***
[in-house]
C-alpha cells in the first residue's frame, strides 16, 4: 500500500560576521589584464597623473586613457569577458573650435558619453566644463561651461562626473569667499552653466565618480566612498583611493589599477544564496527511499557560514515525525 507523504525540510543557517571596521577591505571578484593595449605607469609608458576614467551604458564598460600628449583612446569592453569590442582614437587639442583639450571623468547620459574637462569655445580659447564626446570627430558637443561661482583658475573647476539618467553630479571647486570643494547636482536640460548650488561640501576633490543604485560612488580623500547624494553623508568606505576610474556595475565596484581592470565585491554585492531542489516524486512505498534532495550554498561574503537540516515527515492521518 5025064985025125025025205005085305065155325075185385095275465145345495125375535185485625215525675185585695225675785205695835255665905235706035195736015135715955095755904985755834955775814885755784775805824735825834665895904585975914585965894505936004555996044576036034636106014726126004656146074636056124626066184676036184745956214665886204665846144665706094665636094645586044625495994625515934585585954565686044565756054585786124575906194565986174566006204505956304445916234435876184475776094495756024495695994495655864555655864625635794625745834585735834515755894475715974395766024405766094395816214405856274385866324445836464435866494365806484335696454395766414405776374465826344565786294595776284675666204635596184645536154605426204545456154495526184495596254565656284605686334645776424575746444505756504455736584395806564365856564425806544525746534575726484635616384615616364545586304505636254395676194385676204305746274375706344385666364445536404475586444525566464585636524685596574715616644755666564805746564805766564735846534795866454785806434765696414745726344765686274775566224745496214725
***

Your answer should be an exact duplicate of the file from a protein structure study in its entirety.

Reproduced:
[in-house]
C-alpha cells in the first residue's frame, strides 16, 4: 500500500560576521589584464597623473586613457569577458573650435558619453566644463561651461562626473569667499552653466565618480566612498583611493589599477544564496527511499557560514515525525 507523504525540510543557517571596521577591505571578484593595449605607469609608458576614467551604458564598460600628449583612446569592453569590442582614437587639442583639450571623468547620459574637462569655445580659447564626446570627430558637443561661482583658475573647476539618467553630479571647486570643494547636482536640460548650488561640501576633490543604485560612488580623500547624494553623508568606505576610474556595475565596484581592470565585491554585492531542489516524486512505498534532495550554498561574503537540516515527515492521518 5025064985025125025025205005085305065155325075185385095275465145345495125375535185485625215525675185585695225675785205695835255665905235706035195736015135715955095755904985755834955775814885755784775805824735825834665895904585975914585965894505936004555996044576036034636106014726126004656146074636056124626066184676036184745956214665886204665846144665706094665636094645586044625495994625515934585585954565686044565756054585786124575906194565986174566006204505956304445916234435876184475776094495756024495695994495655864555655864625635794625745834585735834515755894475715974395766024405766094395816214405856274385866324445836464435866494365806484335696454395766414405776374465826344565786294595776284675666204635596184645536154605426204545456154495526184495596254565656284605686334645776424575746444505756504455736584395806564365856564425806544525746534575726484635616384615616364545586304505636254395676194385676204305746274375706344385666364445536404475586444525566464585636524685596574715616644755666564805746564805766564735846534795866454785806434765696414745726344765686274775566224745496214725